By toning down the wireframe into simple blocks, it’s much easier to visualize and focus on the overall layout of each screen without any visual distraction.

Indeed, this example shows the versatility and flexibility of wireframing. There’s no single right approach—as long as it’s helping your plan out your app, it’s fair game.

Task management app wireframe

Sometimes, the easiest way to build a wireframe is to use existing UI elements from standard apps or libraries.

For example, this is the approach used in the task management app TickTick.

mockplus screenshot

Source: Mockplus

The above wireframe has two benefits.

One is that it’s easy to create. Most wireframing tools have default iOS and Android elements you can use. The other is that it feels instantly familiar to the viewer.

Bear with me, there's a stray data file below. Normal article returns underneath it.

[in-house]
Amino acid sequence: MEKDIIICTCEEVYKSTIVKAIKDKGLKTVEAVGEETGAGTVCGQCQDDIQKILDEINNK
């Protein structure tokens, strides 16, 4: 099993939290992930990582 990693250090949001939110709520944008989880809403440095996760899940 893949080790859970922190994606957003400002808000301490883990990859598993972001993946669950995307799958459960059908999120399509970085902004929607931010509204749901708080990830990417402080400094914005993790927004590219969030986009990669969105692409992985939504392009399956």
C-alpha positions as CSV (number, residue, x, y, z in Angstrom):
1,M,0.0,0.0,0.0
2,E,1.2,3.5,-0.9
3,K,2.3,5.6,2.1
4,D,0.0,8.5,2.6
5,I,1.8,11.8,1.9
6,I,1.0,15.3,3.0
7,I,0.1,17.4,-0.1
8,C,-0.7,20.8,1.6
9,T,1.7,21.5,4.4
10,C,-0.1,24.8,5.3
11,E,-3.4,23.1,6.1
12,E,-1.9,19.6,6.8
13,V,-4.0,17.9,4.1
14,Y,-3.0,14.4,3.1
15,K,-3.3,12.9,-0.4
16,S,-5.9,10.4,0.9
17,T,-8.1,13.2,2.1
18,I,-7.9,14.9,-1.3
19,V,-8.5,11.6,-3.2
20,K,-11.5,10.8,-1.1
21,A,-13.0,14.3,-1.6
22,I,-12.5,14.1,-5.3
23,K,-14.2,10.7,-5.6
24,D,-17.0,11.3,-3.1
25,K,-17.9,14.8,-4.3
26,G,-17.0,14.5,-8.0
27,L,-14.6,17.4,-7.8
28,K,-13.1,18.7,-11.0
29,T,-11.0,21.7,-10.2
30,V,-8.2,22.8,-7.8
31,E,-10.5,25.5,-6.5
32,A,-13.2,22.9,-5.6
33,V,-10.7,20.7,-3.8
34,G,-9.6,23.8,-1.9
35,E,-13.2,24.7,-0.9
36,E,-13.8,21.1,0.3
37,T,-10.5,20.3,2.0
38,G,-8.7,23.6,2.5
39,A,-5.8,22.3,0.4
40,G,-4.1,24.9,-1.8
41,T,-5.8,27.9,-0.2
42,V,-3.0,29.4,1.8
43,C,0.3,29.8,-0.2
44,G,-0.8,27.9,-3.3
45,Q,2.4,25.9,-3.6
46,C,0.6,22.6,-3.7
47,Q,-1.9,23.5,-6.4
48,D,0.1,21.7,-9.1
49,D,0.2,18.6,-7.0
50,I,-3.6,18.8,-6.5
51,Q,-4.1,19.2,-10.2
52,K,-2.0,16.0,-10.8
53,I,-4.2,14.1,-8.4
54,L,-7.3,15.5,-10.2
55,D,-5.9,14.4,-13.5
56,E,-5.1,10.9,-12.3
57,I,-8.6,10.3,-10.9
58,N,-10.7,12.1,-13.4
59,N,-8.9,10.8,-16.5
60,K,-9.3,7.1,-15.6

There’s no need to reinvent the wheel in wireframing, especially if it’ll make the process faster.

Weather app wireframe

A risk of doing simple wireframes is that not everyone might be able to understand them.

It’s a good practice to ensure that you can still communicate the idea of your app is through annotations.

Here’s a low-fidelity wireframe of a weather app, courtesy of Matt Sclarandis. We’ve included the resulting high-fidelity wireframe beside it for comparison.

Source: Matt Sclarandis | Behance

Using annotations can speed up the wireframing process. Moreover, it minimizes the danger of your idea getting lost in translation.

For instance, instead of designing a weather icon in the above example, the author simply annotated it.